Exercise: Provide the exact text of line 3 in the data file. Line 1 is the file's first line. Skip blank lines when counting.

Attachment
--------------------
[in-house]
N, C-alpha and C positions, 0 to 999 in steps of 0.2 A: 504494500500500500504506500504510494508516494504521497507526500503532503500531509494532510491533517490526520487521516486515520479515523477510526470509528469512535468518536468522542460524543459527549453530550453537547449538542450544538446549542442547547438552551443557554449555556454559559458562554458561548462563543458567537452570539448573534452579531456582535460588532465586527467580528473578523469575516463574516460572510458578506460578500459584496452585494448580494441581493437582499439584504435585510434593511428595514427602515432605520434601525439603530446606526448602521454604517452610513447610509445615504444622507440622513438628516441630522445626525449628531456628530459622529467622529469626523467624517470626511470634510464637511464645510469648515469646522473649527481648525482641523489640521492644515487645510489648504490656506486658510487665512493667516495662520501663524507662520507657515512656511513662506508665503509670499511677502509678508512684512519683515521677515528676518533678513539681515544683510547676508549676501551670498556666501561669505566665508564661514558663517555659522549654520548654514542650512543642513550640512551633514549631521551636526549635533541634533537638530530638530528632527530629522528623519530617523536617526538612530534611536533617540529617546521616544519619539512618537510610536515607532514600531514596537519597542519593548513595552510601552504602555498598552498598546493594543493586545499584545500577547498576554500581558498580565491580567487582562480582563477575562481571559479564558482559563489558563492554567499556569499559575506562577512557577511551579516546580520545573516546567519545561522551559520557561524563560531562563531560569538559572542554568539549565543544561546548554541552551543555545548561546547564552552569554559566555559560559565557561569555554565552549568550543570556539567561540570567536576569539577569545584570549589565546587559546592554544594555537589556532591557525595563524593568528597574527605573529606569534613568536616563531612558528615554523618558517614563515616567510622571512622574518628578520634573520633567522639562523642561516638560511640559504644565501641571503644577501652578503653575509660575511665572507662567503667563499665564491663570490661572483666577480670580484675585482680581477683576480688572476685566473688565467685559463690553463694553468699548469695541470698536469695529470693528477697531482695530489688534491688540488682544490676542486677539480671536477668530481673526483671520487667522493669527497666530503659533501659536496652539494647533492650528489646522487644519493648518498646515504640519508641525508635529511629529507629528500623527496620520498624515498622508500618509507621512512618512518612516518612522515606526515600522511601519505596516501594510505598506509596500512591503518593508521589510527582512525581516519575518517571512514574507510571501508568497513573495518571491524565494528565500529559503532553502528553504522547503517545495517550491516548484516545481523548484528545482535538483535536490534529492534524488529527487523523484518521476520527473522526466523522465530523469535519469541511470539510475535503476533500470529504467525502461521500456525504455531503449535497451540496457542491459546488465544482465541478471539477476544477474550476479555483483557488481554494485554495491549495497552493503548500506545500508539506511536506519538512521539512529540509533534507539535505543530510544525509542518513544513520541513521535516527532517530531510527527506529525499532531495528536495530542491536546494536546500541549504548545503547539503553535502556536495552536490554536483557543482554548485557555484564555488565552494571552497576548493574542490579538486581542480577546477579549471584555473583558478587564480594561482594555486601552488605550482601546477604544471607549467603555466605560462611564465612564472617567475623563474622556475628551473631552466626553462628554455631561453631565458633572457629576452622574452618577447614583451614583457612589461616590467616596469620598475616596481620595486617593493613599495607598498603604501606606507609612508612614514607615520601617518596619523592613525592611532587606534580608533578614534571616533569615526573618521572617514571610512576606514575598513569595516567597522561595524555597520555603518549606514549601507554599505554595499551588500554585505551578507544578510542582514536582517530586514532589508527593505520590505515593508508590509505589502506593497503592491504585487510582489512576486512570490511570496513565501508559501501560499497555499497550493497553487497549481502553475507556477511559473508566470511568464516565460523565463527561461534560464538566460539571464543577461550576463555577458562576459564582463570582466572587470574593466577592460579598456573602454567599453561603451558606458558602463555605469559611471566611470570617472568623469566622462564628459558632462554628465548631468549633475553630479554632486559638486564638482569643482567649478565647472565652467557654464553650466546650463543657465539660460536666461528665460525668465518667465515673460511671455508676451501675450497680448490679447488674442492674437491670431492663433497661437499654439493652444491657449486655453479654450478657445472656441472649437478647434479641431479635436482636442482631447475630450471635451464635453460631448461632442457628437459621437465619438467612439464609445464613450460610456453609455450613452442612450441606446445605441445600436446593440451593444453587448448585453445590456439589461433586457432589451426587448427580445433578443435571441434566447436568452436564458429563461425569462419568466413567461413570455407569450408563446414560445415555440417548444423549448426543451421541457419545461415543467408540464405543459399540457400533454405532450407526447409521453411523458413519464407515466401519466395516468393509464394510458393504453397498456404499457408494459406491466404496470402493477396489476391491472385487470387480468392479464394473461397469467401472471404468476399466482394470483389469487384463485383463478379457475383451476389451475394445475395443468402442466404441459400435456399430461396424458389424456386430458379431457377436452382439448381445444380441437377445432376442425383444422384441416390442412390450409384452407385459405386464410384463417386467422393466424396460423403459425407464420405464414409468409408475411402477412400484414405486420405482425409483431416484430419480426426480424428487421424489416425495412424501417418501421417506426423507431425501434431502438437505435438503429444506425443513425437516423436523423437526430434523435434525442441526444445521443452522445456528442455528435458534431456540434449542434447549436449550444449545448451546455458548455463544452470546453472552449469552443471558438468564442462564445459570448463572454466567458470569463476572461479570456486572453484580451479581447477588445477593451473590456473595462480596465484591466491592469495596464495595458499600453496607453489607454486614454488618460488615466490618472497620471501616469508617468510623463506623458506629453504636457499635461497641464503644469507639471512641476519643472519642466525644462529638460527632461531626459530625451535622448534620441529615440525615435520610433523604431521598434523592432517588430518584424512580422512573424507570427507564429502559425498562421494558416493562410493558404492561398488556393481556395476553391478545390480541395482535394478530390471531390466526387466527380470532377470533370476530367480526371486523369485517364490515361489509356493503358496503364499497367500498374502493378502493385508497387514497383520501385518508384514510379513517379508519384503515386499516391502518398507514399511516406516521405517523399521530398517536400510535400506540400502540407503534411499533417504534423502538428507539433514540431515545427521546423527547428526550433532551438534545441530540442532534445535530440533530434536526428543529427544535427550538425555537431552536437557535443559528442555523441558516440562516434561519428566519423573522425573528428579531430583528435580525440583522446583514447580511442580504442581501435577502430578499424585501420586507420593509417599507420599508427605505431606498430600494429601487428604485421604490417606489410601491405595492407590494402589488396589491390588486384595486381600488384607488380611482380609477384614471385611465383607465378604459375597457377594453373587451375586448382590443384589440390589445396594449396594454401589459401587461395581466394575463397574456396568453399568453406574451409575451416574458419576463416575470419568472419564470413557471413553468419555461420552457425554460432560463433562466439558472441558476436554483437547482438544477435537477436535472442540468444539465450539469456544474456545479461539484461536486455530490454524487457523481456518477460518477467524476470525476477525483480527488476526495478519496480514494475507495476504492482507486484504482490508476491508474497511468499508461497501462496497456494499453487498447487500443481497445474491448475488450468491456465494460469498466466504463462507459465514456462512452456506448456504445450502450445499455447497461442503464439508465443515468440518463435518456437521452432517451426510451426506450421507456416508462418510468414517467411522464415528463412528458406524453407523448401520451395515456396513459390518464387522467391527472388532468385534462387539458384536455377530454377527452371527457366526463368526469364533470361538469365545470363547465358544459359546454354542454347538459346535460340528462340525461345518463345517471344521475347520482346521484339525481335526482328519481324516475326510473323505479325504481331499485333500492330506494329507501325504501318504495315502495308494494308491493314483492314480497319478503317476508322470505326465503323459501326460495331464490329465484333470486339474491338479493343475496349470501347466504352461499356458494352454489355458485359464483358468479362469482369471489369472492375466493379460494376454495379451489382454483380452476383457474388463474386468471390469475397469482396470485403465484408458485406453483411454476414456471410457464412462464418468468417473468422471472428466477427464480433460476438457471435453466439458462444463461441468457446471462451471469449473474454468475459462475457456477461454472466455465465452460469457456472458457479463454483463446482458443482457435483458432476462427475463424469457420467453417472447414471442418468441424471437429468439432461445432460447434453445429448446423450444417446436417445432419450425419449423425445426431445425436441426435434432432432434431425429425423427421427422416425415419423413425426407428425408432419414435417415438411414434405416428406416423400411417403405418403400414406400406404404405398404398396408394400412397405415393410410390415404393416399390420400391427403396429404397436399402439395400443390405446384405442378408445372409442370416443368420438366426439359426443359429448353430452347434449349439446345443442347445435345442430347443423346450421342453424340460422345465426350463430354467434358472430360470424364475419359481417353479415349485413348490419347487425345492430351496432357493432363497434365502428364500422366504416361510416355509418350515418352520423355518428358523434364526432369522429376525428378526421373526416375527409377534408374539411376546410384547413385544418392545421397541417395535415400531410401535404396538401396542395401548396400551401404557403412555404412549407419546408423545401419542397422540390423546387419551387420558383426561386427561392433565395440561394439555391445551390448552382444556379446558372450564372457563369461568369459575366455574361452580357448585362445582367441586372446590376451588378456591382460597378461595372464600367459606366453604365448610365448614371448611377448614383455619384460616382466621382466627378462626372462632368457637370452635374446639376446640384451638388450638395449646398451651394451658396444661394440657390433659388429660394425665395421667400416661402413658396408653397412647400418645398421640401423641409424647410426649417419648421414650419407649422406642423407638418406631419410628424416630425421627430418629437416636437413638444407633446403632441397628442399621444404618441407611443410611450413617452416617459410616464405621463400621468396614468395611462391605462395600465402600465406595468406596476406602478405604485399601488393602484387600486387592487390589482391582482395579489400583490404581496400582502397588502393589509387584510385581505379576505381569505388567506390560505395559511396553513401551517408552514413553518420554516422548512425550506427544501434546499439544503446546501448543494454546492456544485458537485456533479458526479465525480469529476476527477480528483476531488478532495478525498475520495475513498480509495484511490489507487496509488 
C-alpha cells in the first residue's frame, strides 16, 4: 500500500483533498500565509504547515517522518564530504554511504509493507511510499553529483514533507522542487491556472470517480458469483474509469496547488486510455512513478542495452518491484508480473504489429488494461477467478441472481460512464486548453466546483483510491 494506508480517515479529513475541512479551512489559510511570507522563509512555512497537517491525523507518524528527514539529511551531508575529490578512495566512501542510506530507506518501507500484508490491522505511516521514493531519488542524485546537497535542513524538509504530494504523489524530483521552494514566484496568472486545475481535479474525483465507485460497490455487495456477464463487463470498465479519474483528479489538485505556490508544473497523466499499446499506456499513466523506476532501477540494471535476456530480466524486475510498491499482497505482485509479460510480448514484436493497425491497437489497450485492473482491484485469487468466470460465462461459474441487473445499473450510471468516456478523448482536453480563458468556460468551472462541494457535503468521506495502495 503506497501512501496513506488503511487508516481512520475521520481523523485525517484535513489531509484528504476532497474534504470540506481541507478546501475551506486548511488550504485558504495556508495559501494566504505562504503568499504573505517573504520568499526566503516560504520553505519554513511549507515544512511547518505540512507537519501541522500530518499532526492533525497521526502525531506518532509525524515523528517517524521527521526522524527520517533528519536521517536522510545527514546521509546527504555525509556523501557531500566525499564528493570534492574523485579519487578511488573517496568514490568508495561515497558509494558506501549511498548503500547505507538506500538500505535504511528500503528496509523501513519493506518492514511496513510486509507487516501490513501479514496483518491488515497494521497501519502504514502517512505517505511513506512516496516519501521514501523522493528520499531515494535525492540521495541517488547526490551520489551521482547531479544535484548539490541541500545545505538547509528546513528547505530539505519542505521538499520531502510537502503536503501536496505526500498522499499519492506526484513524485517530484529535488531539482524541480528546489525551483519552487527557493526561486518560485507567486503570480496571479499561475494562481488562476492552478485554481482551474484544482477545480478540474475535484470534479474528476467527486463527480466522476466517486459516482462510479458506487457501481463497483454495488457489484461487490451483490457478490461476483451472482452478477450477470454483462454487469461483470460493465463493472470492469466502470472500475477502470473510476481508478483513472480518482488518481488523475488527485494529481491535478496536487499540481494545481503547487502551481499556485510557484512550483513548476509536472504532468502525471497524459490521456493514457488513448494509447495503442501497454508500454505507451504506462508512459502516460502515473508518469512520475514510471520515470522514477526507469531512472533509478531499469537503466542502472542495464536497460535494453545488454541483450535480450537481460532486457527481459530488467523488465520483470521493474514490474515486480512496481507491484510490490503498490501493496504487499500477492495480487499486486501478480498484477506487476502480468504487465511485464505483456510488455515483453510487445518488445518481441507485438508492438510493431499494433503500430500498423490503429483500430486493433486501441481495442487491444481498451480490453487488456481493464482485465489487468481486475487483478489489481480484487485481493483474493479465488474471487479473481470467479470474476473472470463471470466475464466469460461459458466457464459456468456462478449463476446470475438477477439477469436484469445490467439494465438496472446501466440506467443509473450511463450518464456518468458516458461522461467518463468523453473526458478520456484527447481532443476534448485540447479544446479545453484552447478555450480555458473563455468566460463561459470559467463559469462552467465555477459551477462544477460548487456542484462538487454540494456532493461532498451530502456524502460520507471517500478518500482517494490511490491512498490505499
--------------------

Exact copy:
C-alpha cells in the first residue's frame, strides 16, 4: 500500500483533498500565509504547515517522518564530504554511504509493507511510499553529483514533507522542487491556472470517480458469483474509469496547488486510455512513478542495452518491484508480473504489429488494461477467478441472481460512464486548453466546483483510491 494506508480517515479529513475541512479551512489559510511570507522563509512555512497537517491525523507518524528527514539529511551531508575529490578512495566512501542510506530507506518501507500484508490491522505511516521514493531519488542524485546537497535542513524538509504530494504523489524530483521552494514566484496568472486545475481535479474525483465507485460497490455487495456477464463487463470498465479519474483528479489538485505556490508544473497523466499499446499506456499513466523506476532501477540494471535476456530480466524486475510498491499482497505482485509479460510480448514484436493497425491497437489497450485492473482491484485469487468466470460465462461459474441487473445499473450510471468516456478523448482536453480563458468556460468551472462541494457535503468521506495502495 503506497501512501496513506488503511487508516481512520475521520481523523485525517484535513489531509484528504476532497474534504470540506481541507478546501475551506486548511488550504485558504495556508495559501494566504505562504503568499504573505517573504520568499526566503516560504520553505519554513511549507515544512511547518505540512507537519501541522500530518499532526492533525497521526502525531506518532509525524515523528517517524521527521526522524527520517533528519536521517536522510545527514546521509546527504555525509556523501557531500566525499564528493570534492574523485579519487578511488573517496568514490568508495561515497558509494558506501549511498548503500547505507538506500538500505535504511528500503528496509523501513519493506518492514511496513510486509507487516501490513501479514496483518491488515497494521497501519502504514502517512505517505511513506512516496516519501521514501523522493528520499531515494535525492540521495541517488547526490551520489551521482547531479544535484548539490541541500545545505538547509528546513528547505530539505519542505521538499520531502510537502503536503501536496505526500498522499499519492506526484513524485517530484529535488531539482524541480528546489525551483519552487527557493526561486518560485507567486503570480496571479499561475494562481488562476492552478485554481482551474484544482477545480478540474475535484470534479474528476467527486463527480466522476466517486459516482462510479458506487457501481463497483454495488457489484461487490451483490457478490461476483451472482452478477450477470454483462454487469461483470460493465463493472470492469466502470472500475477502470473510476481508478483513472480518482488518481488523475488527485494529481491535478496536487499540481494545481503547487502551481499556485510557484512550483513548476509536472504532468502525471497524459490521456493514457488513448494509447495503442501497454508500454505507451504506462508512459502516460502515473508518469512520475514510471520515470522514477526507469531512472533509478531499469537503466542502472542495464536497460535494453545488454541483450535480450537481460532486457527481459530488467523488465520483470521493474514490474515486480512496481507491484510490490503498490501493496504487499500477492495480487499486486501478480498484477506487476502480468504487465511485464505483456510488455515483453510487445518488445518481441507485438508492438510493431499494433503500430500498423490503429483500430486493433486501441481495442487491444481498451480490453487488456481493464482485465489487468481486475487483478489489481480484487485481493483474493479465488474471487479473481470467479470474476473472470463471470466475464466469460461459458466457464459456468456462478449463476446470475438477477439477469436484469445490467439494465438496472446501466440506467443509473450511463450518464456518468458516458461522461467518463468523453473526458478520456484527447481532443476534448485540447479544446479545453484552447478555450480555458473563455468566460463561459470559467463559469462552467465555477459551477462544477460548487456542484462538487454540494456532493461532498451530502456524502460520507471517500478518500482517494490511490491512498490505499